Israel beefs up protection of its senior spies, as proxy war with Iran intensifies

Iran UAV droneISRAELI AUTHORITIES HAVE STEPPED up measures to protect its senior intelligence and security figures, over concerns they may be targeted by agents of the Iranian state, according to news reports. The news comes amidst widespread concerns that the ongoing shadow conflict between Israel and Iran is escalating in the shadow of the Russo-Ukrainian war.

On Thursday, Israel’s state-owned broadcaster and news agency, Kan, reported that  the government of Israel had implemented additional security measures to protect current and former members of its security and intelligence agencies. The report added that the measures are focused largely on current and former members of Israel’s foreign intelligence agency, the Mossad, as well as those associated with Israel’s intelligence and security apparatus that are living abroad.

The report comes amidst concerns among security observers that a clandestine war between Israel and Iran is growing in intensity. To a notable extent, this growth is being fueled by the ongoing Russo-Ukrainian conflict. Iran’s supply of cheap and reliable attack drones appears to be enabling Moscow to subvert and outright destroy Ukraine’s national infrastructure. In what seems like a direct response to Iran’s actions, Israel war materiel is now flowing into Ukraine, reportedly through a NATO country.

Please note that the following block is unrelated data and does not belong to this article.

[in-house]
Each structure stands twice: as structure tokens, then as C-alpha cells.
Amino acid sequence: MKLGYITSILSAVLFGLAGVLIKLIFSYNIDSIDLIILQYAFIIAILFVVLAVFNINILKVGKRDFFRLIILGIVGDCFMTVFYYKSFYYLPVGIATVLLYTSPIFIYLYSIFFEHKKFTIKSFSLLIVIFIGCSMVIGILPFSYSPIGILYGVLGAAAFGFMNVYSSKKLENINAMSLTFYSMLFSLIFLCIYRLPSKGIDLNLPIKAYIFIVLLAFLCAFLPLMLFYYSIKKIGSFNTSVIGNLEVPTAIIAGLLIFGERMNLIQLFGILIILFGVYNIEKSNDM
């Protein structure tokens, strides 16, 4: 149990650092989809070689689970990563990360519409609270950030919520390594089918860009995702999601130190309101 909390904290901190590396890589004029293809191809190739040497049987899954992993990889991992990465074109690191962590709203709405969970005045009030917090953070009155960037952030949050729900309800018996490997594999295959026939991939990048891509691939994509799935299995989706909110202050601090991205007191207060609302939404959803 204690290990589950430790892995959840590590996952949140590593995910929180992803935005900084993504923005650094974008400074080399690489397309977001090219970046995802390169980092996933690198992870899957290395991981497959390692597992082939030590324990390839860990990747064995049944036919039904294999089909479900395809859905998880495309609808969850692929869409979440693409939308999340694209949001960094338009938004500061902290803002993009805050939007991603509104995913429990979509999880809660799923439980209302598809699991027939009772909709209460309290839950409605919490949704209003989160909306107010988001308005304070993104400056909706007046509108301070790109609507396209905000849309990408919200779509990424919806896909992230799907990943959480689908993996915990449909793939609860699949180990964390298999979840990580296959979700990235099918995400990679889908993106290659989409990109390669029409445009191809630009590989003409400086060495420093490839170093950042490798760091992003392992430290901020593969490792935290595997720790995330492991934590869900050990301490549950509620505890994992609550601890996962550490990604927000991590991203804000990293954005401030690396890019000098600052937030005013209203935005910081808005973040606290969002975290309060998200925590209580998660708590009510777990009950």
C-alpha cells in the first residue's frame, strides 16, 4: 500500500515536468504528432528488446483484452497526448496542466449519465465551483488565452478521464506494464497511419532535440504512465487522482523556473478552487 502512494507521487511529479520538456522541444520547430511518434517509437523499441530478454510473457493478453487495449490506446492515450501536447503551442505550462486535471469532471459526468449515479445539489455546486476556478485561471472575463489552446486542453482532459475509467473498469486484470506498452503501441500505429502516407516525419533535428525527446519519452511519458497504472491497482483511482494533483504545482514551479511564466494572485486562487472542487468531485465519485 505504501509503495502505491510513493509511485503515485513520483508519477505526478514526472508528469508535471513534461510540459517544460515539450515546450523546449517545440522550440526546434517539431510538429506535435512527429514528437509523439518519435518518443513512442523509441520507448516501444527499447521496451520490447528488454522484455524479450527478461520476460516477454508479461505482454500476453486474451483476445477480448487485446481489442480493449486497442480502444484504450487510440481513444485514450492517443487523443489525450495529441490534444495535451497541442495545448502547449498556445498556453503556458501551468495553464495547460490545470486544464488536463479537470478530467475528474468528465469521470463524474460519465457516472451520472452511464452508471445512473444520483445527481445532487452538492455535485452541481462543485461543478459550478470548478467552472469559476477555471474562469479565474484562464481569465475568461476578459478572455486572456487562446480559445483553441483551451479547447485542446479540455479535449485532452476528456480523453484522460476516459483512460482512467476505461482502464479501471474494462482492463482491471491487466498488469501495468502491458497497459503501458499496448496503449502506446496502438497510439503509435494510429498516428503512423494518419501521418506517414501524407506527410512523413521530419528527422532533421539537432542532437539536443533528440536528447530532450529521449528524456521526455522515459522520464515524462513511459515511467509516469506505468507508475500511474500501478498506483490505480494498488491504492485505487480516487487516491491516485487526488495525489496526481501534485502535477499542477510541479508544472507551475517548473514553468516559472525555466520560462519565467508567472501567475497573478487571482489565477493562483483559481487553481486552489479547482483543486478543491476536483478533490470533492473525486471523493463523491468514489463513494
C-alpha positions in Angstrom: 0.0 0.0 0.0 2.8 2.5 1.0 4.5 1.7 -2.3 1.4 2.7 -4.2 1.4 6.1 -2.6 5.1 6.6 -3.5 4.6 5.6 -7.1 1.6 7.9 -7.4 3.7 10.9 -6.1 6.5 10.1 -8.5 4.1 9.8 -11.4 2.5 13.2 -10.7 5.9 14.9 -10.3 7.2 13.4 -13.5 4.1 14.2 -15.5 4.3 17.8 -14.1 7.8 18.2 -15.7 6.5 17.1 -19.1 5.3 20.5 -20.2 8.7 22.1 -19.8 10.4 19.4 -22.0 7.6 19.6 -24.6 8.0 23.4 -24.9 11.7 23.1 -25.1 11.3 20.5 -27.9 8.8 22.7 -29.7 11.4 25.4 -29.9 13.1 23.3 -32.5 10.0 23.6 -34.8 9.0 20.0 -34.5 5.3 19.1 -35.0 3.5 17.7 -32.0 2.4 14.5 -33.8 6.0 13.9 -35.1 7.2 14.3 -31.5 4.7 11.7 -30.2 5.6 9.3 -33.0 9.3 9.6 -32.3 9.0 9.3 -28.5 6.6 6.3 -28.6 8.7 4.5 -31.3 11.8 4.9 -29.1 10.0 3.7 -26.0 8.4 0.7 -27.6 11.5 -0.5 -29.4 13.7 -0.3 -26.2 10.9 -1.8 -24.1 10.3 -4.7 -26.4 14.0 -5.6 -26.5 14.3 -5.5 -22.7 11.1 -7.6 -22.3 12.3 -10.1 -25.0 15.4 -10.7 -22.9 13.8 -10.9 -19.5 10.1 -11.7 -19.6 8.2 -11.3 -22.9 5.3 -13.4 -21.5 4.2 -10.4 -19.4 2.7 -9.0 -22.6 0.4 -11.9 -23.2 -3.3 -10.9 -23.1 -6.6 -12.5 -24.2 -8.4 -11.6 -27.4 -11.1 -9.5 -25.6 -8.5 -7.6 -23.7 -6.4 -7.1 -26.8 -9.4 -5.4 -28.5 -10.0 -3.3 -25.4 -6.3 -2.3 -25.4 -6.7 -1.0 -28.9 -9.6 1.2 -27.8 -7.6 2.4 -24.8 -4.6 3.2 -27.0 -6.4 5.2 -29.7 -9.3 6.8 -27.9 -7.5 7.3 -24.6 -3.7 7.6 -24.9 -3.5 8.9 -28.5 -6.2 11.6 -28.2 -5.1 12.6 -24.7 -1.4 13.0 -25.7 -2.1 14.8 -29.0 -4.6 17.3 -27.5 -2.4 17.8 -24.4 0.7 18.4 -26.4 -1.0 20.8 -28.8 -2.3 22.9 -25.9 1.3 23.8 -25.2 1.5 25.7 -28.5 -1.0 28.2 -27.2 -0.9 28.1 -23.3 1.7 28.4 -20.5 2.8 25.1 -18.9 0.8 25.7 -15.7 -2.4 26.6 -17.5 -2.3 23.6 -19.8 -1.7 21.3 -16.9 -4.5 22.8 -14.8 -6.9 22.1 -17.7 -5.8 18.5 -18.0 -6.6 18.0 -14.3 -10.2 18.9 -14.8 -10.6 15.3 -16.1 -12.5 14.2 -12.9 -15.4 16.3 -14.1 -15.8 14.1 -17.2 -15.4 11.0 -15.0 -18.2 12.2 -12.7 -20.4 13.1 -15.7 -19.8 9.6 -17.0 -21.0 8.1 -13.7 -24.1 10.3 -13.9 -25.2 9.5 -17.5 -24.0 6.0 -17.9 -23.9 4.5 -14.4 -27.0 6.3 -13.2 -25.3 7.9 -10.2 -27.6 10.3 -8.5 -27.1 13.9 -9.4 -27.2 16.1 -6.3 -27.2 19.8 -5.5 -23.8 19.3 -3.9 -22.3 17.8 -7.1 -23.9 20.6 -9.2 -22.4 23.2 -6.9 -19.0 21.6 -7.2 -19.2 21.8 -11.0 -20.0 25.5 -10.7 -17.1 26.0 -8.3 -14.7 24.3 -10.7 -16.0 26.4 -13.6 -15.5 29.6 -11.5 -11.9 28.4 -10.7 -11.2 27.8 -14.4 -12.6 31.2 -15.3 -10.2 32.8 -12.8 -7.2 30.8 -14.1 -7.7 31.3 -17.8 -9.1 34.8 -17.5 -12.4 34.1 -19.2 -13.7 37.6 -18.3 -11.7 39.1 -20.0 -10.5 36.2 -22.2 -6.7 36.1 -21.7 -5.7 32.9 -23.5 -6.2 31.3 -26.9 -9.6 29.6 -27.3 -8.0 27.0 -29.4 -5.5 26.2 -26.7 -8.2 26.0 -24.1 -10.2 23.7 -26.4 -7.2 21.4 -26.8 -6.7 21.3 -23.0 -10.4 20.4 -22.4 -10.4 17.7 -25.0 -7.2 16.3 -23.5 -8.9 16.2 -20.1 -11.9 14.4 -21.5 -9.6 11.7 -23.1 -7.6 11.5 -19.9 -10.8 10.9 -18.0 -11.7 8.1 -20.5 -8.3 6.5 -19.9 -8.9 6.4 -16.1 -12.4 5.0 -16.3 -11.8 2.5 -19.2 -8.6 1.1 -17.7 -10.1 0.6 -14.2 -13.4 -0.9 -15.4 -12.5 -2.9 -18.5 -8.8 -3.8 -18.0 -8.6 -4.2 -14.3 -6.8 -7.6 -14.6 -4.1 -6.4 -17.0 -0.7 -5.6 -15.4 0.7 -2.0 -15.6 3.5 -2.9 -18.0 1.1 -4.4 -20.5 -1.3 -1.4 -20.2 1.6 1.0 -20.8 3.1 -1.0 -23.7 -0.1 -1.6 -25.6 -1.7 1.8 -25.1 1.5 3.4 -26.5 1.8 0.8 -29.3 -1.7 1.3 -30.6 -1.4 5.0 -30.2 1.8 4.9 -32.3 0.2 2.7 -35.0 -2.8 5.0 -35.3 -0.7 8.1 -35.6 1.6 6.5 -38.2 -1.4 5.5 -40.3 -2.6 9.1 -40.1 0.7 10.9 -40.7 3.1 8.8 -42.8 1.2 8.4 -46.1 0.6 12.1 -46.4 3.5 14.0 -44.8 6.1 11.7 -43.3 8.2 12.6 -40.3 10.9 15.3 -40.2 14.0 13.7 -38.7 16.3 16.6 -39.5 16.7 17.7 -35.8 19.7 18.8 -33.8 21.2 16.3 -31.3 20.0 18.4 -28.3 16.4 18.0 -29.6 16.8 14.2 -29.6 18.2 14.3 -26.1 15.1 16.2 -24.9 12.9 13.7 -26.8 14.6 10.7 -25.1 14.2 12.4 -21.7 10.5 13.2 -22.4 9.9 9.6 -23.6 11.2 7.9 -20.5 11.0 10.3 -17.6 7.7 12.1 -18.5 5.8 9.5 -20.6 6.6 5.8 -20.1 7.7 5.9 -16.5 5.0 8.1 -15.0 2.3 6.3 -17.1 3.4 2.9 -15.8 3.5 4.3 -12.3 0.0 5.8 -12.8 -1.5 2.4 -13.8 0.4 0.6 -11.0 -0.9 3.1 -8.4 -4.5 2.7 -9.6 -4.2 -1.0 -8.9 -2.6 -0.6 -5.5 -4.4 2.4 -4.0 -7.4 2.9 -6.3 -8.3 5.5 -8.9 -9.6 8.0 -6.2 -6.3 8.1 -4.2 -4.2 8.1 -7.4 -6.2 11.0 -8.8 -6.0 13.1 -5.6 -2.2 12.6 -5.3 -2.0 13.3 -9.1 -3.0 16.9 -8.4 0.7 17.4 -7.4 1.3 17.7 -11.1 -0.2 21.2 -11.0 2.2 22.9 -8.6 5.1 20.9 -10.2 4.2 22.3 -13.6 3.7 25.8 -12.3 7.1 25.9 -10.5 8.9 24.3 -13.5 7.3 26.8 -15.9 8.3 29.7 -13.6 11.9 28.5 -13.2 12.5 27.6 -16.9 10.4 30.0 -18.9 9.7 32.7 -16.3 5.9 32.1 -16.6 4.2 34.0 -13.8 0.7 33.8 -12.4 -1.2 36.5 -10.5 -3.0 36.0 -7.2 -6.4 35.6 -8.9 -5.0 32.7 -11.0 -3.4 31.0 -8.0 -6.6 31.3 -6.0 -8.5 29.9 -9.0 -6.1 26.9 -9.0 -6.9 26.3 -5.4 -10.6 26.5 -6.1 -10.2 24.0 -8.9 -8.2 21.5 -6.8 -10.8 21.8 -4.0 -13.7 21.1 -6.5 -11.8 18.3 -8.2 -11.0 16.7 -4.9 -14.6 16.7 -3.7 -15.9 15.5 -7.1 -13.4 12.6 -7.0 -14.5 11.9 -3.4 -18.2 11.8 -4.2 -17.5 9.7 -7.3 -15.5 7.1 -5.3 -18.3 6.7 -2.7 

There are indications that this proxy conflict between Israel and Iran is spreading in Europe and the Middle East. Seeing the success of the use of Iranian drones, some European countries with limited airstrike capabilities, like Serbia and Armenia, are reportedly considering purchasing drone attack systems from Tehran. Meanwhile, Israeli weapons exports to Arab states have skyrocketed since the normalization of Israel’s relations with a number Arab countries in recent years. According to a recent report, last year marked a historic record for the volume of Israeli military and security exports, which increased by 30 percent from 2020. Much of that increase is due to Israeli weapons exports to Arab states, such as Morocco, Bahrain and the United Arab Emirates.

Author: Joseph Fitsanakis | Date: 28 November 2022 | Permalink

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